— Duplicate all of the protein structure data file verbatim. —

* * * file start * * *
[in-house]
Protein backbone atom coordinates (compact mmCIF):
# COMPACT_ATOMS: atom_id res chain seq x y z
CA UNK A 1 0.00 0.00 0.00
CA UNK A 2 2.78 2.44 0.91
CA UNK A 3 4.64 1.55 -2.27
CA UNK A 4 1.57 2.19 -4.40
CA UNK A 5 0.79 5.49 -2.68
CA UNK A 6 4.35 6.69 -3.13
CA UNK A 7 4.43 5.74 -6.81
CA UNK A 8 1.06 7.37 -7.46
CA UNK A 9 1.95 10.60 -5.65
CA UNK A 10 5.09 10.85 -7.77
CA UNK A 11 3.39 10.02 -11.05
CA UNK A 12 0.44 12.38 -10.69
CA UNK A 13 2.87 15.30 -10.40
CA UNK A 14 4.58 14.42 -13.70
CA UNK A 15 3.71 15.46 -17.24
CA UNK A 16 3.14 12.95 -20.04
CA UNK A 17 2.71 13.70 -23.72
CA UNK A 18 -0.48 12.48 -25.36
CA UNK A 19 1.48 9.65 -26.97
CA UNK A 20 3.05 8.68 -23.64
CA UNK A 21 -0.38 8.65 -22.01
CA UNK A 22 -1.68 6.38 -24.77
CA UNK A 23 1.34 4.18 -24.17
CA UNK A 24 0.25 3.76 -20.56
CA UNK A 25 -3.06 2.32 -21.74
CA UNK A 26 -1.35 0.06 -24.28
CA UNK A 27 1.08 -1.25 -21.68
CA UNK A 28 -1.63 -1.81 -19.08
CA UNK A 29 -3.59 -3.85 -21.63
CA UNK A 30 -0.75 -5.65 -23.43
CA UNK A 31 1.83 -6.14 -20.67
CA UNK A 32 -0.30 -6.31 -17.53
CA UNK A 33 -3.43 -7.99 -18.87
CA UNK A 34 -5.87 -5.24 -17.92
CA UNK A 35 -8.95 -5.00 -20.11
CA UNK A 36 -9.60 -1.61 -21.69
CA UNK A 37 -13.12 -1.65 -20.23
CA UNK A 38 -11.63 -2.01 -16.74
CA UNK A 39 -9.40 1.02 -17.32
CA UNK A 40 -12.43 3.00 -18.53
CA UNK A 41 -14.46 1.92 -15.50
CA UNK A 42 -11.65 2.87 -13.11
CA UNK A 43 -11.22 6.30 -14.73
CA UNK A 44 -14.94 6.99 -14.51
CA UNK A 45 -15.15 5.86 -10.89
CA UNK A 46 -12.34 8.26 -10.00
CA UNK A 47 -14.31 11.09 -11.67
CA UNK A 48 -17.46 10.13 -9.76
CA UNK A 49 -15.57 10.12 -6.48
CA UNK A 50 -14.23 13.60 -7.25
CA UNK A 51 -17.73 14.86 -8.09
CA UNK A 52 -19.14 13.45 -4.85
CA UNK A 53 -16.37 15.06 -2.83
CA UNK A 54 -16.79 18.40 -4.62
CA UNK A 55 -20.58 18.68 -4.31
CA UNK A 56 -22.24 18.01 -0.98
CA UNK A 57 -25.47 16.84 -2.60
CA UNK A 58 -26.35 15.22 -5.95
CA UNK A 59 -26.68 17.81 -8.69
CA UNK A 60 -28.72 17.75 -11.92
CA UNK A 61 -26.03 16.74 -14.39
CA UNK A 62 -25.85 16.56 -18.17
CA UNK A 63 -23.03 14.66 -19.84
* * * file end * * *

[in-house]
Protein backbone atom coordinates (compact mmCIF):
# COMPACT_ATOMS: atom_id res chain seq x y z
CA UNK A 1 0.00 0.00 0.00
CA UNK A 2 2.78 2.44 0.91
CA UNK A 3 4.64 1.55 -2.27
CA UNK A 4 1.57 2.19 -4.40
CA UNK A 5 0.79 5.49 -2.68
CA UNK A 6 4.35 6.69 -3.13
CA UNK A 7 4.43 5.74 -6.81
CA UNK A 8 1.06 7.37 -7.46
CA UNK A 9 1.95 10.60 -5.65
CA UNK A 10 5.09 10.85 -7.77
CA UNK A 11 3.39 10.02 -11.05
CA UNK A 12 0.44 12.38 -10.69
CA UNK A 13 2.87 15.30 -10.40
CA UNK A 14 4.58 14.42 -13.70
CA UNK A 15 3.71 15.46 -17.24
CA UNK A 16 3.14 12.95 -20.04
CA UNK A 17 2.71 13.70 -23.72
CA UNK A 18 -0.48 12.48 -25.36
CA UNK A 19 1.48 9.65 -26.97
CA UNK A 20 3.05 8.68 -23.64
CA UNK A 21 -0.38 8.65 -22.01
CA UNK A 22 -1.68 6.38 -24.77
CA UNK A 23 1.34 4.18 -24.17
CA UNK A 24 0.25 3.76 -20.56
CA UNK A 25 -3.06 2.32 -21.74
CA UNK A 26 -1.35 0.06 -24.28
CA UNK A 27 1.08 -1.25 -21.68
CA UNK A 28 -1.63 -1.81 -19.08
CA UNK A 29 -3.59 -3.85 -21.63
CA UNK A 30 -0.75 -5.65 -23.43
CA UNK A 31 1.83 -6.14 -20.67
CA UNK A 32 -0.30 -6.31 -17.53
CA UNK A 33 -3.43 -7.99 -18.87
CA UNK A 34 -5.87 -5.24 -17.92
CA UNK A 35 -8.95 -5.00 -20.11
CA UNK A 36 -9.60 -1.61 -21.69
CA UNK A 37 -13.12 -1.65 -20.23
CA UNK A 38 -11.63 -2.01 -16.74
CA UNK A 39 -9.40 1.02 -17.32
CA UNK A 40 -12.43 3.00 -18.53
CA UNK A 41 -14.46 1.92 -15.50
CA UNK A 42 -11.65 2.87 -13.11
CA UNK A 43 -11.22 6.30 -14.73
CA UNK A 44 -14.94 6.99 -14.51
CA UNK A 45 -15.15 5.86 -10.89
CA UNK A 46 -12.34 8.26 -10.00
CA UNK A 47 -14.31 11.09 -11.67
CA UNK A 48 -17.46 10.13 -9.76
CA UNK A 49 -15.57 10.12 -6.48
CA UNK A 50 -14.23 13.60 -7.25
CA UNK A 51 -17.73 14.86 -8.09
CA UNK A 52 -19.14 13.45 -4.85
CA UNK A 53 -16.37 15.06 -2.83
CA UNK A 54 -16.79 18.40 -4.62
CA UNK A 55 -20.58 18.68 -4.31
CA UNK A 56 -22.24 18.01 -0.98
CA UNK A 57 -25.47 16.84 -2.60
CA UNK A 58 -26.35 15.22 -5.95
CA UNK A 59 -26.68 17.81 -8.69
CA UNK A 60 -28.72 17.75 -11.92
CA UNK A 61 -26.03 16.74 -14.39
CA UNK A 62 -25.85 16.56 -18.17
CA UNK A 63 -23.03 14.66 -19.84